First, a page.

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Lame Ducks Key in Civil-Unions Vote PDF Print E-mail
Commentary/Politics - Illinois Politics
Written by Rich Miller   
Sunday, 05 December 2010 10:35

Six Illinois House Republicans voted with 55 Democrats last week to approve a civil-unions bill. But a few of the Democratic “yes” votes were a bit more surprising.

All but one of the six Republicans were suburbanites. Bill Black, who is retiring later this month, was the only Downstater. Representatives Suzi Bassi and Beth Coulson were suburban “yes” votes who are not returning next year. Representatives Mark Beaubien, Rosemary Mulligan, and Skip Saviano were the other Republican “yes” votes, and all three are suburban legislators. None of those was a particularly huge surprise. Black has been a more traditionally liberal Republican for years, endorsed by labor unions and backed by many Democrats in his district. Black quoted late U.S. Senator Everett Dirksen during the debate, citing Dirksen’s crucial vote for civil-rights legislation in 1964 as the basis for his own position.

But just about every politically targeted suburban Democratic incumbent who survived the November election also voted for the plan, even though they just came off grueling campaigns against tough opponents. That support was even more newsworthy.

Representative Keith Farnham (D-Elgin) won by just a handful of votes two years ago and beat the same opponent in a rematch by just 627 votes this year, but he voted for the civil-unions legislation. Representatives Carol Sente (D-Vernon Hills) and Fred Crespo (D-Hoffman Estates) were both Tier One campaign targets, yet they also voted for the bill. Representative Emily McAsey (D-Lockport) easily won reelection this year despite heavy spending by Republicans, and she also voted “yes.” Representative Jehan Gordon (D-Peoria) was one of just three Downstate Democratic Representatives who voted for the bill who aren’t also lame ducks. Representative Jack Franks (D-Marengo) has not been a target in years mainly because he has cultivated a strongly conservative voting record, yet he also voted for the civil-unions bill.

Not all targets were on board. Representative Kevin McCarthy (D-Orland Park) voted “present” last week. McCarthy, who survived a brutal campaign with a relatively narrow victory against a tea-party Republican, said he was opposed to the legislation but wanted to soften the impact by voting the yellow button.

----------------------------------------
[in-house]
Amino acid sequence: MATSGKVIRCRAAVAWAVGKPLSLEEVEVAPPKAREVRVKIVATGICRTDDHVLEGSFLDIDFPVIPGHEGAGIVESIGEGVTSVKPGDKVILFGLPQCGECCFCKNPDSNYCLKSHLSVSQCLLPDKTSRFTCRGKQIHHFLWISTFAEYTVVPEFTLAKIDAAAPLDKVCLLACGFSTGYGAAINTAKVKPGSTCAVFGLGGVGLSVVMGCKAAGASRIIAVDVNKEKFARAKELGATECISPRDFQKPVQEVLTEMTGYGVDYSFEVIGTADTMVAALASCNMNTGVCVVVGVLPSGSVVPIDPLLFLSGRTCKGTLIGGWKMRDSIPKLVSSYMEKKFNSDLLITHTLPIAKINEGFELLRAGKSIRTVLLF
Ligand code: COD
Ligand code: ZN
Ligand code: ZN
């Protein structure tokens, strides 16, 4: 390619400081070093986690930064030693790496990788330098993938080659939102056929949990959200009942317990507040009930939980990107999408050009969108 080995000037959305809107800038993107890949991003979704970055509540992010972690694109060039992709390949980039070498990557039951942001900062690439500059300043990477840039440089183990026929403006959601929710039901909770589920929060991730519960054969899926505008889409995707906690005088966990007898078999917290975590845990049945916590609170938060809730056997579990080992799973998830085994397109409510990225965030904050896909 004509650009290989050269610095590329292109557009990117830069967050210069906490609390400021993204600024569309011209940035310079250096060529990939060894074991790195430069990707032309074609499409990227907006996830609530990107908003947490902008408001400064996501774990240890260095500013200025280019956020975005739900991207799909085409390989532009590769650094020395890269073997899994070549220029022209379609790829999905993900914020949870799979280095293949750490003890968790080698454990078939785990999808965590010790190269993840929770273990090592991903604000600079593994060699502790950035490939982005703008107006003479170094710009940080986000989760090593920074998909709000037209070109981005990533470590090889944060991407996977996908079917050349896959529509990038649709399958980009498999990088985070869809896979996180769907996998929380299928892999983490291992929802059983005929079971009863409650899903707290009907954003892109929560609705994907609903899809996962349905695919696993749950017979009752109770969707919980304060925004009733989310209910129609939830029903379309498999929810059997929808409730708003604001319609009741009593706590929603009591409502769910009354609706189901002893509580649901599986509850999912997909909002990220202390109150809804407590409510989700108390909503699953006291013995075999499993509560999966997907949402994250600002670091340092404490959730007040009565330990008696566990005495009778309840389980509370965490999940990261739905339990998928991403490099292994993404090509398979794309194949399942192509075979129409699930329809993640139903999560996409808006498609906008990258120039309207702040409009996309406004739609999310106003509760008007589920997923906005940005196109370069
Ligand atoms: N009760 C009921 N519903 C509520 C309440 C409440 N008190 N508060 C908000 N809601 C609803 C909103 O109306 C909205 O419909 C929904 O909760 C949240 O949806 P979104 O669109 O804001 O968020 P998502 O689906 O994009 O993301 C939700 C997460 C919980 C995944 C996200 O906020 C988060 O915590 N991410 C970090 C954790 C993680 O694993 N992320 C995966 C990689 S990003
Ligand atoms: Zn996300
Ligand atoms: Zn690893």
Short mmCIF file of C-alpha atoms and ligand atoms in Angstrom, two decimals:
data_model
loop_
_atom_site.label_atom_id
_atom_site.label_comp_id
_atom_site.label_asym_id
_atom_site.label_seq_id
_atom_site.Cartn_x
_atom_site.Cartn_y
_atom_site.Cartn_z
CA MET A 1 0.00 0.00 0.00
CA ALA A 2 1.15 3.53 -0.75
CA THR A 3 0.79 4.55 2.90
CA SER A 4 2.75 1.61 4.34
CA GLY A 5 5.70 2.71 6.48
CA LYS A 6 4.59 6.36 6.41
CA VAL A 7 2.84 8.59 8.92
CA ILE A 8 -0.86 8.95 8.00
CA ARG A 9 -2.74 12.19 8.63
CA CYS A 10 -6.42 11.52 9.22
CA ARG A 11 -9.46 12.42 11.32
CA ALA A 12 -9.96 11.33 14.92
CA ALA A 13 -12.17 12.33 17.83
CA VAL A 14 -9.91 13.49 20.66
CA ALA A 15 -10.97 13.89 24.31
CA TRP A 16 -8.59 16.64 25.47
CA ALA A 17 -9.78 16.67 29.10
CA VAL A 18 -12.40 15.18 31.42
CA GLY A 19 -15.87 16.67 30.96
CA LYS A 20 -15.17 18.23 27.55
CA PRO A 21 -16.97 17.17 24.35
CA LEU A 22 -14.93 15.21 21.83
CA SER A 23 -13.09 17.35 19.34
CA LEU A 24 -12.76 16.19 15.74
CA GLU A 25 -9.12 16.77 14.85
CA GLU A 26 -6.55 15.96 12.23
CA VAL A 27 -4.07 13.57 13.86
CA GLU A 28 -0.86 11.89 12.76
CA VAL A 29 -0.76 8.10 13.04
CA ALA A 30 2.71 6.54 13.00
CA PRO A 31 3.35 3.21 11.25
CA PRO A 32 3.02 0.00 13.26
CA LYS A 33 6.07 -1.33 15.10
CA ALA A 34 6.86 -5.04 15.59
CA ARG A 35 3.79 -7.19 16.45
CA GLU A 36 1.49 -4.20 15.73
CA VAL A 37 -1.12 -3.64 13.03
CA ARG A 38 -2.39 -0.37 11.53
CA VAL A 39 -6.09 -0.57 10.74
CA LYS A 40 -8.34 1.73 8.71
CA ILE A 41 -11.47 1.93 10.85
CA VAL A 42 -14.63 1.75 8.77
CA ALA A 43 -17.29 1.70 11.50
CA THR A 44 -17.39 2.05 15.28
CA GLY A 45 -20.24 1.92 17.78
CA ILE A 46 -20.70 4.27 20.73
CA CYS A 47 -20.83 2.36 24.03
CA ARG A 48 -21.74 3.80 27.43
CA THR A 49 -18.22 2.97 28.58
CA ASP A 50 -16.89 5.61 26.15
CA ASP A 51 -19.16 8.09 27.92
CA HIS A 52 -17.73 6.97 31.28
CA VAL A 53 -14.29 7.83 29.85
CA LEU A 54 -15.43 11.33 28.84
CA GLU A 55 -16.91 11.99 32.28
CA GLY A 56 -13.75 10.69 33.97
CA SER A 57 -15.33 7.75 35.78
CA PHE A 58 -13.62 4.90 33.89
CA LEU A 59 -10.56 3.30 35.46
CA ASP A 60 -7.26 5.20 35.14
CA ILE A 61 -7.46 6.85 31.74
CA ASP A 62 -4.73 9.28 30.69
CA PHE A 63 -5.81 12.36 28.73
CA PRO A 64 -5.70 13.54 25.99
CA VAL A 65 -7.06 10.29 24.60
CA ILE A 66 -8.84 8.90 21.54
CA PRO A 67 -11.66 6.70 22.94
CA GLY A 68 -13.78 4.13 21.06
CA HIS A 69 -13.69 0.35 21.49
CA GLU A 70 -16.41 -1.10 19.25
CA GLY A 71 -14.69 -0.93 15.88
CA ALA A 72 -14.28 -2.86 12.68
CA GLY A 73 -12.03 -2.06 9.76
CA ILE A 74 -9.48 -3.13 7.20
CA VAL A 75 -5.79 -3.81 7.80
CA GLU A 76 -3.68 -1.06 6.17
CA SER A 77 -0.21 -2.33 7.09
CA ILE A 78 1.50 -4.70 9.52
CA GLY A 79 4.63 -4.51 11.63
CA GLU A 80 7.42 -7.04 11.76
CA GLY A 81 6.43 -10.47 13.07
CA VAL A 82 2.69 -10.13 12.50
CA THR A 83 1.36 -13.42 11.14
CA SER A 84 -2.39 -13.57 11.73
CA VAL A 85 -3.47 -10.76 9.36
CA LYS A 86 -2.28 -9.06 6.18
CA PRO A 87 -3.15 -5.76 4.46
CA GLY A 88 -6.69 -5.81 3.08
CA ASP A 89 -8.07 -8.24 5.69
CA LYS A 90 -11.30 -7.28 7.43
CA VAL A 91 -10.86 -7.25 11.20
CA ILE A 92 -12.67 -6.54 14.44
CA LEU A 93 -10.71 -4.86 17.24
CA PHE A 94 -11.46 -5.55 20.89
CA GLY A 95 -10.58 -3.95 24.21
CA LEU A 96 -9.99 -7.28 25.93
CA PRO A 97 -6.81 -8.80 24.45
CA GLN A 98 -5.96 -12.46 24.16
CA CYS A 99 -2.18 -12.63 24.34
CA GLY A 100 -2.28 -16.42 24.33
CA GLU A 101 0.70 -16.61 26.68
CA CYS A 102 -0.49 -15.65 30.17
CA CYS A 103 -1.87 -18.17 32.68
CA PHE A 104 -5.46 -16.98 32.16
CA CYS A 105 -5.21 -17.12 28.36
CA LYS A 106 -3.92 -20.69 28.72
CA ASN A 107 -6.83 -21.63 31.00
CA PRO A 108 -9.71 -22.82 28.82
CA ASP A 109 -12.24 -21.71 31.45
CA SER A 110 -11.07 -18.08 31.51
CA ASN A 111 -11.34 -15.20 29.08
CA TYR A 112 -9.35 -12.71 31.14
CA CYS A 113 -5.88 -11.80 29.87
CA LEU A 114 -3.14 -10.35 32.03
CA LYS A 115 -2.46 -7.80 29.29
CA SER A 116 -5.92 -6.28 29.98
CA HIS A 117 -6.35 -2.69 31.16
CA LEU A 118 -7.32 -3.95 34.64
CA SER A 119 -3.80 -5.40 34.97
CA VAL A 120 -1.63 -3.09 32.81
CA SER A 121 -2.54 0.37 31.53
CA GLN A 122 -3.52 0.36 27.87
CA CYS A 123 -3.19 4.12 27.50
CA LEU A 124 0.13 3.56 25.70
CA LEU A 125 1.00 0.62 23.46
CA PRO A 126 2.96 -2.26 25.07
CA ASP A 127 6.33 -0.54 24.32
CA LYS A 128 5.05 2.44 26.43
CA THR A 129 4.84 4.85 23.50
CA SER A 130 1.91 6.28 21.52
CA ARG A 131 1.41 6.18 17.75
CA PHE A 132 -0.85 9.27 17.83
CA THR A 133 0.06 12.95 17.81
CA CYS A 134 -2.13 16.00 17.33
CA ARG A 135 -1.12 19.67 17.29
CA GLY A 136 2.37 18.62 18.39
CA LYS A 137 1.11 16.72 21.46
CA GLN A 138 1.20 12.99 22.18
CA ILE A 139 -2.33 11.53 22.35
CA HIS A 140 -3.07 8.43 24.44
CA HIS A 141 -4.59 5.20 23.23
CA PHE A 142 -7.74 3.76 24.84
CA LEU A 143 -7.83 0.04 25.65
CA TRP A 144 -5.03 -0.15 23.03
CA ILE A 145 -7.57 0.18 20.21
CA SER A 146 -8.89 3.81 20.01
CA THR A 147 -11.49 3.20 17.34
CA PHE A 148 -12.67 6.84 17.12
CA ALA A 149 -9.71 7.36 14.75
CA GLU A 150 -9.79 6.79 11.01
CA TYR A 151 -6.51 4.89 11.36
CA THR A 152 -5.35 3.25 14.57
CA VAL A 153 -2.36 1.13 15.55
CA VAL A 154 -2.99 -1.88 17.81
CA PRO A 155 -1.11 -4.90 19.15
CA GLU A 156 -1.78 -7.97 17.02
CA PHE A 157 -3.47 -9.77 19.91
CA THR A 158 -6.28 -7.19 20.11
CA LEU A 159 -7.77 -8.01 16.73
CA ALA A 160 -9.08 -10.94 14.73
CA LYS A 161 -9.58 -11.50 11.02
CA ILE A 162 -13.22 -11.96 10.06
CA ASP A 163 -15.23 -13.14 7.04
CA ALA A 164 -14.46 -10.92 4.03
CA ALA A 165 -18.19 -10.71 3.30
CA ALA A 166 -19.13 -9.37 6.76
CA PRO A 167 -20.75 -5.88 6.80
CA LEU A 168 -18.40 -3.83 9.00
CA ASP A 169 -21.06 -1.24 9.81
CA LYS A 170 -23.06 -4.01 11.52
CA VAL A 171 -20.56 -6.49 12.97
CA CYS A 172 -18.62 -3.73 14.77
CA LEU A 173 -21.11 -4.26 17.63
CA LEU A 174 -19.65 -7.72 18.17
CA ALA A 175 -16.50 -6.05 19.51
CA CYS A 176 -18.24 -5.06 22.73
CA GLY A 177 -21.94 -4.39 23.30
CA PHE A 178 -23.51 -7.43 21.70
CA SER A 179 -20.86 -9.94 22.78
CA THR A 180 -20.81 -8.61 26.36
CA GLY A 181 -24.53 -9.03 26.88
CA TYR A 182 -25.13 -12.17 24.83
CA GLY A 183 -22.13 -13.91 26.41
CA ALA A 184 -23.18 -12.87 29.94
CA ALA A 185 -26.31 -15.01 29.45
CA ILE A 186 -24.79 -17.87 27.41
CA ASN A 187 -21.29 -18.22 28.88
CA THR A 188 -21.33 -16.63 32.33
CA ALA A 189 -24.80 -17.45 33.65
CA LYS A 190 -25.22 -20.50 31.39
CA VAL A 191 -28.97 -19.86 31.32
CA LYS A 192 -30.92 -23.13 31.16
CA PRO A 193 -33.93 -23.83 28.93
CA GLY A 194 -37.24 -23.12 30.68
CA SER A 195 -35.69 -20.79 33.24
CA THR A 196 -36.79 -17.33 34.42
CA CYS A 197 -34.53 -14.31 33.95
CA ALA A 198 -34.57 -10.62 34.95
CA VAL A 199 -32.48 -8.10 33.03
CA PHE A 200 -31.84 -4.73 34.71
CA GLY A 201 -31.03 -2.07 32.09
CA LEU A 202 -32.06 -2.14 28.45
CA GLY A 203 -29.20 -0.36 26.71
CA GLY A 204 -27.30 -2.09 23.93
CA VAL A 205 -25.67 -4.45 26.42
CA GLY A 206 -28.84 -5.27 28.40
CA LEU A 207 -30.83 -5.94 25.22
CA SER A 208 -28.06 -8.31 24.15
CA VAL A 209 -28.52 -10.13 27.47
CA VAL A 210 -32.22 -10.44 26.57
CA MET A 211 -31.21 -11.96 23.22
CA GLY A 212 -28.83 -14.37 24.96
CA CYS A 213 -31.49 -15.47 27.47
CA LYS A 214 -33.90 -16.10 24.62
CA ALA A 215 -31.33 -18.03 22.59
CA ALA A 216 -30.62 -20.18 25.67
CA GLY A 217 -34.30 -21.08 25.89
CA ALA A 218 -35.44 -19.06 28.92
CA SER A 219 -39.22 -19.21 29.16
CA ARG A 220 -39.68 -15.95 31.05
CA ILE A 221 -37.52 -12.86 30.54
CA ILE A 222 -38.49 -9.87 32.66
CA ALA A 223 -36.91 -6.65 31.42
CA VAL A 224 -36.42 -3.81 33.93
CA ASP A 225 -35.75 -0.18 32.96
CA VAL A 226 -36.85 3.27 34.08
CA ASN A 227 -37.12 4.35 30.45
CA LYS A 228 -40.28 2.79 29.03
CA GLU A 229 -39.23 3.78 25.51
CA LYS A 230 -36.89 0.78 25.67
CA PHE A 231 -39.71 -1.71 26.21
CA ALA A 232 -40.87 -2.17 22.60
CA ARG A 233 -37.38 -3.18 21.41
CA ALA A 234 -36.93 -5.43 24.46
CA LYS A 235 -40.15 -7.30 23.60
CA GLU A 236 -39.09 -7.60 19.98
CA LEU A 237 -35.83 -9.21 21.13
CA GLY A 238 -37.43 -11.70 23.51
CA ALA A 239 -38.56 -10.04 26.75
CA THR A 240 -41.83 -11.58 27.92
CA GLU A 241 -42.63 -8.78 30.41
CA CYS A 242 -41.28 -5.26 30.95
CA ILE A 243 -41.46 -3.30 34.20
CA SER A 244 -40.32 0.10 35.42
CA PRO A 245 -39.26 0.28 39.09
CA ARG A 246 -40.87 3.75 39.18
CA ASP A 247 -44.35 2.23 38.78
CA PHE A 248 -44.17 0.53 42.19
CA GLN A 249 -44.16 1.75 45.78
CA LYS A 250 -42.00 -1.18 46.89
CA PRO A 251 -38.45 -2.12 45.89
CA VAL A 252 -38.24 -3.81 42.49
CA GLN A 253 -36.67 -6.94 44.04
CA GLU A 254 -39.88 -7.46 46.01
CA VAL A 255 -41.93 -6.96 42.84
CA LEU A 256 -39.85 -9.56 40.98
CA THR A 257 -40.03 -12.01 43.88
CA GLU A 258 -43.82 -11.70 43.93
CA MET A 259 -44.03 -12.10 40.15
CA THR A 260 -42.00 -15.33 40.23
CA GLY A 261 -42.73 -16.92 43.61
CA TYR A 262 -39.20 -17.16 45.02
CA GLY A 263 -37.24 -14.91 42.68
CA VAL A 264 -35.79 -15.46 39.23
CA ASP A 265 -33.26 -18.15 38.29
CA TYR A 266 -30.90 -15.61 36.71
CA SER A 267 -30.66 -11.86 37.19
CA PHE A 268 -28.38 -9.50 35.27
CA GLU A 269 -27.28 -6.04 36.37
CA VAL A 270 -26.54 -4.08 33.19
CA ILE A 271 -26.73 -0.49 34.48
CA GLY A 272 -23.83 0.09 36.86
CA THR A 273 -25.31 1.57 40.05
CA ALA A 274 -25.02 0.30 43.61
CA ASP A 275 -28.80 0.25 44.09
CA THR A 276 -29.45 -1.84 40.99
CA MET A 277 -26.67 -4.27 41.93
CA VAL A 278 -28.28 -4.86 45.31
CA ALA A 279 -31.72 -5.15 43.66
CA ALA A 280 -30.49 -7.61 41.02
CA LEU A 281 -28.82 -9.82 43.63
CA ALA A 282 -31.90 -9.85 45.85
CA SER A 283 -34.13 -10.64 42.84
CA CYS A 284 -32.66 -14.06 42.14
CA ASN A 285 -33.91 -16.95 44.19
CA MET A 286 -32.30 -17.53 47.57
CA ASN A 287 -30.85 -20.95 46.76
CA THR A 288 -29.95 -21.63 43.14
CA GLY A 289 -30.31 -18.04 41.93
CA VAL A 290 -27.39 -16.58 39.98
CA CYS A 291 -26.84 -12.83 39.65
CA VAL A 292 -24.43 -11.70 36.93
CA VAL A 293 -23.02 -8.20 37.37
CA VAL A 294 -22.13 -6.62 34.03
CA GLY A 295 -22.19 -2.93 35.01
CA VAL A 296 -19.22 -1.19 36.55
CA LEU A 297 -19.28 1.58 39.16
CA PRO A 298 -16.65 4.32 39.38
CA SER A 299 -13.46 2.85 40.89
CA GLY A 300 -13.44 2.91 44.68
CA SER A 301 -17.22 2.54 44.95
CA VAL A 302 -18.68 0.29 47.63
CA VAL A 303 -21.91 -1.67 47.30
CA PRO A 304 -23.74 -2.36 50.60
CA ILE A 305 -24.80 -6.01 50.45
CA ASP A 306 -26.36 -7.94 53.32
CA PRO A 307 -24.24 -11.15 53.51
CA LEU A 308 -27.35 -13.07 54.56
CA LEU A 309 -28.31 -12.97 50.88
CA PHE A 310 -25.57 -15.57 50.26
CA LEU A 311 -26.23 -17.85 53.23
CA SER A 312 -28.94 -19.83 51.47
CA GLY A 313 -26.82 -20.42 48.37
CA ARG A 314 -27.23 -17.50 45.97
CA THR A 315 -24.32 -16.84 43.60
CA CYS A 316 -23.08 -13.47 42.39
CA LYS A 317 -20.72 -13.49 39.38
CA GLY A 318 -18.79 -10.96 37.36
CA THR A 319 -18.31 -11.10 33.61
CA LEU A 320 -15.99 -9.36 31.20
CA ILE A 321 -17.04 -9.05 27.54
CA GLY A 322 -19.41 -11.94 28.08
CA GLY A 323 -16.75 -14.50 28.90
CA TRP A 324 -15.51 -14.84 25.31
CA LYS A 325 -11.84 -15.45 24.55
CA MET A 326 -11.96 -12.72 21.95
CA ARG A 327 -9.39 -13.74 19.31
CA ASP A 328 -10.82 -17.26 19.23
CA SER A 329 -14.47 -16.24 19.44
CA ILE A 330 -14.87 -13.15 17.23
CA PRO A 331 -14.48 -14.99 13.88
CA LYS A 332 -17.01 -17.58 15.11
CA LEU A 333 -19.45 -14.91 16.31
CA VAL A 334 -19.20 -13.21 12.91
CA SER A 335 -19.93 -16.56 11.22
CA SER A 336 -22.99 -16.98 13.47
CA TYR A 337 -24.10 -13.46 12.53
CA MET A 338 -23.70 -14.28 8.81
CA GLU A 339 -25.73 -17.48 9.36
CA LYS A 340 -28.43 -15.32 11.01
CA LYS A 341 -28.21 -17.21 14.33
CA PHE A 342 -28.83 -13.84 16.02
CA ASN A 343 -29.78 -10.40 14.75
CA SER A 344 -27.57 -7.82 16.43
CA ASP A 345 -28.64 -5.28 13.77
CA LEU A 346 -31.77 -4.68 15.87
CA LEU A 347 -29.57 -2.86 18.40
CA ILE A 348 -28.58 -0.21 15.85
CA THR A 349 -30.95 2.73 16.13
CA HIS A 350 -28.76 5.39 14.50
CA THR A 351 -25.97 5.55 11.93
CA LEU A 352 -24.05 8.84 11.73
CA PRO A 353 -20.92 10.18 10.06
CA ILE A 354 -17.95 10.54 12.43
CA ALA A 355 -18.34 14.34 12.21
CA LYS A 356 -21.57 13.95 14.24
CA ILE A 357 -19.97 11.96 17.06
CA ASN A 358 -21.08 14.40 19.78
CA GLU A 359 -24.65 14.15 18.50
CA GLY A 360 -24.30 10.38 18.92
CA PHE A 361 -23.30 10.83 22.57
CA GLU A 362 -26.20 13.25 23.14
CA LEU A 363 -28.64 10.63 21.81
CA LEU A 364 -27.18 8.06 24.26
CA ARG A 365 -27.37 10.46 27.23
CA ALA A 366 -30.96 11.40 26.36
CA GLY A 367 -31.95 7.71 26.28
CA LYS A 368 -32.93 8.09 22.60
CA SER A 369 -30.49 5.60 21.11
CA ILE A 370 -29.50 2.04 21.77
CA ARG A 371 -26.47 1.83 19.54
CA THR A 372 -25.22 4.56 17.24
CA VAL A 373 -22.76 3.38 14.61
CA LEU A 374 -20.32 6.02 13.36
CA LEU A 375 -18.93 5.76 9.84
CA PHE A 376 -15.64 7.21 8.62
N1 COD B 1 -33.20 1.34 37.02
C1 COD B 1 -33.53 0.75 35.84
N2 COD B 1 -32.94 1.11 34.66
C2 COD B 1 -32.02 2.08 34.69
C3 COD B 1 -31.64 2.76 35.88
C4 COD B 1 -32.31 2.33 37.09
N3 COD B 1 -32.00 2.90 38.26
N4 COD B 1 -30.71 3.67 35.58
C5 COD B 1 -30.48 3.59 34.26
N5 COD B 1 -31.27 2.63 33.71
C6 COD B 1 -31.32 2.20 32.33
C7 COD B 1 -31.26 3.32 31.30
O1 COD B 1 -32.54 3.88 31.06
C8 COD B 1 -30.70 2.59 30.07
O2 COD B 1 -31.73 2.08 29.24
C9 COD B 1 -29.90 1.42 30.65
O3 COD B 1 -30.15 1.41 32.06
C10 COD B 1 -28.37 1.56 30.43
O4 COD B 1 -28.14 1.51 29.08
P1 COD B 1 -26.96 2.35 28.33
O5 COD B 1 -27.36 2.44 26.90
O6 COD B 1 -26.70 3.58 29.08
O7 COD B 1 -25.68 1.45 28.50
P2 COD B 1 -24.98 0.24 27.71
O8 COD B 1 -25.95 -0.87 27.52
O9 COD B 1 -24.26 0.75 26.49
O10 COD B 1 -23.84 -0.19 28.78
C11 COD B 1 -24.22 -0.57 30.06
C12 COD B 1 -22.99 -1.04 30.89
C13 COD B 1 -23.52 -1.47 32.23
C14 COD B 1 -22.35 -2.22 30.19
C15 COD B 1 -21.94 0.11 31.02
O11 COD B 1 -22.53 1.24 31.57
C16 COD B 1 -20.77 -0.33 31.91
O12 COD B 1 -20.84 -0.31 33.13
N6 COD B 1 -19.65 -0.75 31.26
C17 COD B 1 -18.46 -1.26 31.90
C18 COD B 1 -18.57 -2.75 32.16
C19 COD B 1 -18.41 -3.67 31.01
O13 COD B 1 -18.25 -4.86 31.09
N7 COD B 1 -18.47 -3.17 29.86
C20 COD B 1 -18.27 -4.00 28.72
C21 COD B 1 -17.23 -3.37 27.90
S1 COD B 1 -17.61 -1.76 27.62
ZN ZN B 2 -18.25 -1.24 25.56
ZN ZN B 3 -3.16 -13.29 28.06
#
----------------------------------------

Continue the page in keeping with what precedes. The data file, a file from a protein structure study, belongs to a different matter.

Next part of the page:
Eleven of the chamber’s 18 lame ducks, all but three of them Democrats, provided needed votes for passage last week. At least some of those members might have voted “no” had they won reelection.

Despite the bipartisan and target-rich vote in favor of the legislation, last week’s action probably can’t be used as a model for non-social-issue votes such as a tax hike. Black will leave before the January lame-duck session. Bassi and Beaubien are strong fiscal conservatives. Saviano is a member of GOP leadership, which is united against the Democrats. Polls showed that suburban voters supported civil unions but not tax hikes, so those Democratic targets who voted “yes” probably won’t be on-board, either. Many of the Downstate Democrats who voted against civil unions (Beiser, Bradley, Holbrook, Jefferson, Mautino, Phelps, and Reitz) will probably also be against a tax increase, mainly because their regions have become so conservative lately.

The debate last week was almost universally respectful and stayed on the high road, except for some weird comments by Representative Ron Stephens (R-Greenville), who, among other things, called himself an “old-fashioned traditionalist” during his remarks. Stephens has twice had problems with his pharmacy license for alleged substance-abuse issues, was recently popped for a DUI, and is divorced. “Old-fashioned traditionalist”?

The momentous civil-unions bill passed the Senate the following day with 32 votes – two more than the minimum required. One Republican, Senator Dan Rutherford, joined with 31 Democrats to approve the legislation. Democrats later claimed that Rutherford had made a politically smart vote, if it doesn’t ruin him in a Republican primary. He’ll almost certainly be able to establish a new – and strong – base of Chicago-area-fundraising support for being the only Senate Republican to stick his neck out on the bill.

Unlike in the House, where only two Republicans rose in opposition, several Senate Republicans spoke against the bill, and they mostly stayed on-message. The Republicans almost universally complained that the Democrats were spending no time on solving the budget crisis and the precarious economic situation while debating social issues.

Rich Miller also publishes Capitol Fax (a daily political newsletter) and TheCapitolFaxBlog.com.

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